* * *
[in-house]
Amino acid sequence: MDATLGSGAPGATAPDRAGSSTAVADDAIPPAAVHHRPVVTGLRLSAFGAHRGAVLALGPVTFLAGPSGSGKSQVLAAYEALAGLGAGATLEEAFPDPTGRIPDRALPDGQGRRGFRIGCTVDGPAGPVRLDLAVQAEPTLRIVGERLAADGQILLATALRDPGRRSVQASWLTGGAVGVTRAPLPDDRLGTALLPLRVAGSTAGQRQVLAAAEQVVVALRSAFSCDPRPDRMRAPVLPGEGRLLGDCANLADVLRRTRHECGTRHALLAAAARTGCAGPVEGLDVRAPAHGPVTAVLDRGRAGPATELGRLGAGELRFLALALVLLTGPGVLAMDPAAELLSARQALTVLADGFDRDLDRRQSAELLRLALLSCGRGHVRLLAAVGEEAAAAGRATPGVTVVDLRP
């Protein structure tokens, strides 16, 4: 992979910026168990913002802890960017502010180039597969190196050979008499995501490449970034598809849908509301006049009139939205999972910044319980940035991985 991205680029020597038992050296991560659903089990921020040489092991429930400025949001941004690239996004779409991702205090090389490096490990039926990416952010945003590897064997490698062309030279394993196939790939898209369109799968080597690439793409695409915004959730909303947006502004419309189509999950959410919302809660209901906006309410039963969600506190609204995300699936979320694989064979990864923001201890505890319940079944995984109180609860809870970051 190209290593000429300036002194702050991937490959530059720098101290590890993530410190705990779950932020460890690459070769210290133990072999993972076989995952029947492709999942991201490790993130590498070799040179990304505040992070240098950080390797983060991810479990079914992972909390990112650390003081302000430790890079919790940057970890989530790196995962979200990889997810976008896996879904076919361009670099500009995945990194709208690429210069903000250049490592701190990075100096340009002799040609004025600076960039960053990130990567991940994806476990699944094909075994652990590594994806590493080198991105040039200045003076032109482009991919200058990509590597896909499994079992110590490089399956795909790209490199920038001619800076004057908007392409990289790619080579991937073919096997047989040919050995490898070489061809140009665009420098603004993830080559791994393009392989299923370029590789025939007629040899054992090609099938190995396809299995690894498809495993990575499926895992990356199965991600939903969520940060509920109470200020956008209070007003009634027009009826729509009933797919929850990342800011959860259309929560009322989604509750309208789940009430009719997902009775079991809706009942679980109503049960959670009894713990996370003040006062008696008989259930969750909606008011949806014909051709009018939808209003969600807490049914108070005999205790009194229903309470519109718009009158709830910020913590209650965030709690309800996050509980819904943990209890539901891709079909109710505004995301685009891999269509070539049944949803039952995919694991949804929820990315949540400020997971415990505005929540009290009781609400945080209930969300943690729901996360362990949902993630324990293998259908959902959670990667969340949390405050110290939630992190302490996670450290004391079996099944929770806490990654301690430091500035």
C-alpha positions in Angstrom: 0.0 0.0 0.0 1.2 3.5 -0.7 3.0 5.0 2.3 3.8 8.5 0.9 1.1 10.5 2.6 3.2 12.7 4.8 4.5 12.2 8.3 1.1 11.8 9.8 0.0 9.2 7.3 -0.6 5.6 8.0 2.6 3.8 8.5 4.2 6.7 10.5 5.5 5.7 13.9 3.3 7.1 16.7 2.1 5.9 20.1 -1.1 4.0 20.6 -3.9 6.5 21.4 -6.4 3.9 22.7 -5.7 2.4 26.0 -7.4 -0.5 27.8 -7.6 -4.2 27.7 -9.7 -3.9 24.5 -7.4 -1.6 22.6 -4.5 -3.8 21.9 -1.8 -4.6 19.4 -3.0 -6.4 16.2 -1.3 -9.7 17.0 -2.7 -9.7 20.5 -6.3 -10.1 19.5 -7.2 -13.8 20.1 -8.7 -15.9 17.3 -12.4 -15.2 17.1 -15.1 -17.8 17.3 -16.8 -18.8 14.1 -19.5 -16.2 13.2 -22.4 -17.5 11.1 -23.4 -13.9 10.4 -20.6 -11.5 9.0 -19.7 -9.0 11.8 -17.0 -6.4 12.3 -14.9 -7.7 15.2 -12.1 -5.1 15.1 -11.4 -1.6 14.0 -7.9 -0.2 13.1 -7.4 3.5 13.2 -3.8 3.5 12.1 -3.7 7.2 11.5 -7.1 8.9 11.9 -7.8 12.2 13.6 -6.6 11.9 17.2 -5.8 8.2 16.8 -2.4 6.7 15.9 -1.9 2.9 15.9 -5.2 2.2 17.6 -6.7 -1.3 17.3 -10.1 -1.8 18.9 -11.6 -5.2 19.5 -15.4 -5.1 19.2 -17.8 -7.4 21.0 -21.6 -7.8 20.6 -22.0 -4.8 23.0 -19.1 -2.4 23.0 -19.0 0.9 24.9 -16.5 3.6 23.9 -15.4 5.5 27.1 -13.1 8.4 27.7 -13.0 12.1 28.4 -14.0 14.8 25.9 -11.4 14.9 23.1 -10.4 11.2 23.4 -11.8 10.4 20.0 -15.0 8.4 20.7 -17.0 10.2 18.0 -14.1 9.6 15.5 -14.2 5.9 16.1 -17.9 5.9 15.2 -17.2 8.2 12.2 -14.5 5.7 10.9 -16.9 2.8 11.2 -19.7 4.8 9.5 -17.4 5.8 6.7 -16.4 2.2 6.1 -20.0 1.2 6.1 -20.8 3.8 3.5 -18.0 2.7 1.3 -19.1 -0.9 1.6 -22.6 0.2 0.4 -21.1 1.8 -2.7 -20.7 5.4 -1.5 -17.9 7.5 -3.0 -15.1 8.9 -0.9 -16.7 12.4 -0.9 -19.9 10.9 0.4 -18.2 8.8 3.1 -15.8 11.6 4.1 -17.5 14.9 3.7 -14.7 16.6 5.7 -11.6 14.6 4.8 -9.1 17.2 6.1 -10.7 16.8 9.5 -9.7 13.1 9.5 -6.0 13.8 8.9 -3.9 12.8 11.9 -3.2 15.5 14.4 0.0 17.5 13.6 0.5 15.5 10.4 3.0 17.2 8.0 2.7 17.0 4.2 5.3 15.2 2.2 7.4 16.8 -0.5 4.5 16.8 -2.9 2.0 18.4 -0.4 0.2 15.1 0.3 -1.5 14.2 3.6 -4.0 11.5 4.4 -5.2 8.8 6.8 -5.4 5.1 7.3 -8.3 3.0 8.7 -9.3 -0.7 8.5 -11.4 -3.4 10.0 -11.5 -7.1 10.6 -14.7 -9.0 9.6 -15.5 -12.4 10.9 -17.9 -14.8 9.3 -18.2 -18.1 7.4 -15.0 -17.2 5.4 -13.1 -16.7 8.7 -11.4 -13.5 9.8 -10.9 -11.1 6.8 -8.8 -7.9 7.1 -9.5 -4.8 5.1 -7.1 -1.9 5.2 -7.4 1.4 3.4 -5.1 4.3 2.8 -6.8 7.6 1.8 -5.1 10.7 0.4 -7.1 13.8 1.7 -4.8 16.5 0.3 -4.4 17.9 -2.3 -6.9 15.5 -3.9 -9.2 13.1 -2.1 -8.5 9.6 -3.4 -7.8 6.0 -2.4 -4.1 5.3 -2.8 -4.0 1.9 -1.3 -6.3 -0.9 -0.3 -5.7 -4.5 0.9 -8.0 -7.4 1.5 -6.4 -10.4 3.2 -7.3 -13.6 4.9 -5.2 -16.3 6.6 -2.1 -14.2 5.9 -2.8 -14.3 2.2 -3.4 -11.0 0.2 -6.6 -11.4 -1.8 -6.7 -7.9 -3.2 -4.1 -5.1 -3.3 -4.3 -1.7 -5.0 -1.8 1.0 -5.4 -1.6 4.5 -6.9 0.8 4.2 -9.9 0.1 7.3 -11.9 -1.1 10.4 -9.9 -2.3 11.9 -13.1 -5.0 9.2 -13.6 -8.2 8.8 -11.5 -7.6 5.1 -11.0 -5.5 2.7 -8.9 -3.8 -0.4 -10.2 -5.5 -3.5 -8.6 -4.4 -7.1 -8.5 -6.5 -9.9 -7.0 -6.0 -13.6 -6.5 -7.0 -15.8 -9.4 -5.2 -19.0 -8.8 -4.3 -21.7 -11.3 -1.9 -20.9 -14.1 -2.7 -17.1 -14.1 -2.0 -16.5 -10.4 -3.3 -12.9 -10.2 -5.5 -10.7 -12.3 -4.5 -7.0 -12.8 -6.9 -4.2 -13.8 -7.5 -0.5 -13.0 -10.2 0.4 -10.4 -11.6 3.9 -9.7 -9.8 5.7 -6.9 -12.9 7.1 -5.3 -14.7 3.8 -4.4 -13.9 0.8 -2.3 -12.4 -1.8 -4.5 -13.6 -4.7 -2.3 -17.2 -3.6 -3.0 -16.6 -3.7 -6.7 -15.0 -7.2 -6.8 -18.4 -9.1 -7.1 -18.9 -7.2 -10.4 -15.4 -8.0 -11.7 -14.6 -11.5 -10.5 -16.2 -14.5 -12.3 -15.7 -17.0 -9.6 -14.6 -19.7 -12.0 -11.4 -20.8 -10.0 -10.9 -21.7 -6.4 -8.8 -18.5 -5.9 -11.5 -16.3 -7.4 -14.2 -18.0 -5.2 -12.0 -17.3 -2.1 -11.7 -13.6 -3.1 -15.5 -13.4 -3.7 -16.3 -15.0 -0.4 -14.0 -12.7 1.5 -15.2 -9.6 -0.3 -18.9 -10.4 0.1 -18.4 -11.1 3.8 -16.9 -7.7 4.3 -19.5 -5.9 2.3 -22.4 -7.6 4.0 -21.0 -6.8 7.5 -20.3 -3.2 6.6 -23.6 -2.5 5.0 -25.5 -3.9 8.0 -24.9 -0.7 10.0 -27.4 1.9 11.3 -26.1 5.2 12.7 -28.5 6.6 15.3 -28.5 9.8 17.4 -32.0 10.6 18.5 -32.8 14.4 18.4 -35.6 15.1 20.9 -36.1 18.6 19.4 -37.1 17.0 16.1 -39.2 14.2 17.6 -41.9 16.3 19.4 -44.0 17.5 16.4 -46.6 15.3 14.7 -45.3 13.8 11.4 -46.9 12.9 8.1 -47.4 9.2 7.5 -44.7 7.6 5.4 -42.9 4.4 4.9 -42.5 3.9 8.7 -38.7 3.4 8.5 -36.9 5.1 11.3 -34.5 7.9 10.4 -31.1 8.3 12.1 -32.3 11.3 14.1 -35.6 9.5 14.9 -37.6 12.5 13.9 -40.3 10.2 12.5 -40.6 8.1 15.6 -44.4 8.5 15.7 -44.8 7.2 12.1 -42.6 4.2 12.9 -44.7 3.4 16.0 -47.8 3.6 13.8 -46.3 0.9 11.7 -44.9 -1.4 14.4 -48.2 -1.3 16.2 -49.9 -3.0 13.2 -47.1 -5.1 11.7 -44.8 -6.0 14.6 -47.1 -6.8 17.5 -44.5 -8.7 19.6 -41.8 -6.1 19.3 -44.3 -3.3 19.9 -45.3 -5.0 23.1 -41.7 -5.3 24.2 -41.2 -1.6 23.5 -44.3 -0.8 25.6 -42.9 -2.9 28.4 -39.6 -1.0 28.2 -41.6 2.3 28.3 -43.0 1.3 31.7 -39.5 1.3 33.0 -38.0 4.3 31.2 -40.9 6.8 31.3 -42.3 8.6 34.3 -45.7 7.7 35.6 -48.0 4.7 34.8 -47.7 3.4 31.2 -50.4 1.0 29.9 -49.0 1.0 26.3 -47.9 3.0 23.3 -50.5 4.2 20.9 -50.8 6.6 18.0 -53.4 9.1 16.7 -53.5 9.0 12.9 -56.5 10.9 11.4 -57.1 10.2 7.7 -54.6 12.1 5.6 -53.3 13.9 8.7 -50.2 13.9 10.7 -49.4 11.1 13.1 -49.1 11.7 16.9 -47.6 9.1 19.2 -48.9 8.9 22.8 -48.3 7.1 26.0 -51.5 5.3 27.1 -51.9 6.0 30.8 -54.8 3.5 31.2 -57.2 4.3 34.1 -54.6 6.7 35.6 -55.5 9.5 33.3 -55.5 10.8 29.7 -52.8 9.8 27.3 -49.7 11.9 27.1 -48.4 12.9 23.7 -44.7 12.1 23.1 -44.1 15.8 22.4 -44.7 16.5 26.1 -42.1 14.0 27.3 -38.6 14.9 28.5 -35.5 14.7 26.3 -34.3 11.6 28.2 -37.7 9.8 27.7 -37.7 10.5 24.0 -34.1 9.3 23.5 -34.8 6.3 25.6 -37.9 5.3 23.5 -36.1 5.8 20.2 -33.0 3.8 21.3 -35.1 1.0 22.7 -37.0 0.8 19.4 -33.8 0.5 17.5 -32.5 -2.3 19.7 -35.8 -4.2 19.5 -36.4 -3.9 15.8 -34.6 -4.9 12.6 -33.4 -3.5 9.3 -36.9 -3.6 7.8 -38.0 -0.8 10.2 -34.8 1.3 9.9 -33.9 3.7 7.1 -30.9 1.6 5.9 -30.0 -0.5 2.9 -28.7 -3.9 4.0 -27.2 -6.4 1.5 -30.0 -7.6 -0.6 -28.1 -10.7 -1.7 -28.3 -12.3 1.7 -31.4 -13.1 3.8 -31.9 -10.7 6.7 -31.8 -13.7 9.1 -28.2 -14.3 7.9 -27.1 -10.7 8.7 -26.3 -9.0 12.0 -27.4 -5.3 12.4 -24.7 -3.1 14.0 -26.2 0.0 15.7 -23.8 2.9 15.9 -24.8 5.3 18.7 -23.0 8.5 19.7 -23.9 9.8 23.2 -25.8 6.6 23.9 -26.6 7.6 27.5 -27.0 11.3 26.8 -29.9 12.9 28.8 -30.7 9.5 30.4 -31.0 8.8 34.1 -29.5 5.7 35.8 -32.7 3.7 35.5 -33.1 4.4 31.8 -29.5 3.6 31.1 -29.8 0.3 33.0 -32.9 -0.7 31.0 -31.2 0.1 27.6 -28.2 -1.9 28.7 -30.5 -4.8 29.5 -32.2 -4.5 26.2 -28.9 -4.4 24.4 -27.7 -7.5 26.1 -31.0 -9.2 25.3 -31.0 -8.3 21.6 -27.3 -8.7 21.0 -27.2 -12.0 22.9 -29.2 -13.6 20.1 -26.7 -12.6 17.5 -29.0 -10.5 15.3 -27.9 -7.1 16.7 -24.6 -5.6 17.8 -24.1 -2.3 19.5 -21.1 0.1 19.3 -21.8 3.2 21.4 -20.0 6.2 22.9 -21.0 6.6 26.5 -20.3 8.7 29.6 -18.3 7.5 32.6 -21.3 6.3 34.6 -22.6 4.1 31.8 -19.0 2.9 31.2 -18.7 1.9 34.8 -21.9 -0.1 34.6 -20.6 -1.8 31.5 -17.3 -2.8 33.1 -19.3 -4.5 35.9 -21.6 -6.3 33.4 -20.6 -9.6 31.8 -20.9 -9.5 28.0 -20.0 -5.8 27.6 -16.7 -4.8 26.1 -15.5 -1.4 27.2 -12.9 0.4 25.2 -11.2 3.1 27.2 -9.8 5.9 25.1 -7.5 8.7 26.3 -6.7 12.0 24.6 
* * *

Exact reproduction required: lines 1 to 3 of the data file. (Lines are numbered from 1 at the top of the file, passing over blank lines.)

[in-house]
Amino acid sequence: MDATLGSGAPGATAPDRAGSSTAVADDAIPPAAVHHRPVVTGLRLSAFGAHRGAVLALGPVTFLAGPSGSGKSQVLAAYEALAGLGAGATLEEAFPDPTGRIPDRALPDGQGRRGFRIGCTVDGPAGPVRLDLAVQAEPTLRIVGERLAADGQILLATALRDPGRRSVQASWLTGGAVGVTRAPLPDDRLGTALLPLRVAGSTAGQRQVLAAAEQVVVALRSAFSCDPRPDRMRAPVLPGEGRLLGDCANLADVLRRTRHECGTRHALLAAAARTGCAGPVEGLDVRAPAHGPVTAVLDRGRAGPATELGRLGAGELRFLALALVLLTGPGVLAMDPAAELLSARQALTVLADGFDRDLDRRQSAELLRLALLSCGRGHVRLLAAVGEEAAAAGRATPGVTVVDLRP
């Protein structure tokens, strides 16, 4: 992979910026168990913002802890960017502010180039597969190196050979008499995501490449970034598809849908509301006049009139939205999972910044319980940035991985 991205680029020597038992050296991560659903089990921020040489092991429930400025949001941004690239996004779409991702205090090389490096490990039926990416952010945003590897064997490698062309030279394993196939790939898209369109799968080597690439793409695409915004959730909303947006502004419309189509999950959410919302809660209901906006309410039963969600506190609204995300699936979320694989064979990864923001201890505890319940079944995984109180609860809870970051 190209290593000429300036002194702050991937490959530059720098101290590890993530410190705990779950932020460890690459070769210290133990072999993972076989995952029947492709999942991201490790993130590498070799040179990304505040992070240098950080390797983060991810479990079914992972909390990112650390003081302000430790890079919790940057970890989530790196995962979200990889997810976008896996879904076919361009670099500009995945990194709208690429210069903000250049490592701190990075100096340009002799040609004025600076960039960053990130990567991940994806476990699944094909075994652990590594994806590493080198991105040039200045003076032109482009991919200058990509590597896909499994079992110590490089399956795909790209490199920038001619800076004057908007392409990289790619080579991937073919096997047989040919050995490898070489061809140009665009420098603004993830080559791994393009392989299923370029590789025939007629040899054992090609099938190995396809299995690894498809495993990575499926895992990356199965991600939903969520940060509920109470200020956008209070007003009634027009009826729509009933797919929850990342800011959860259309929560009322989604509750309208789940009430009719997902009775079991809706009942679980109503049960959670009894713990996370003040006062008696008989259930969750909606008011949806014909051709009018939808209003969600807490049914108070005999205790009194229903309470519109718009009158709830910020913590209650965030709690309800996050509980819904943990209890539901891709079909109710505004995301685009891999269509070539049944949803039952995919694991949804929820990315949540400020997971415990505005929540009290009781609400945080209930969300943690729901996360362990949902993630324990293998259908959902959670990667969340949390405050110290939630992190302490996670450290004391079996099944929770806490990654301690430091500035």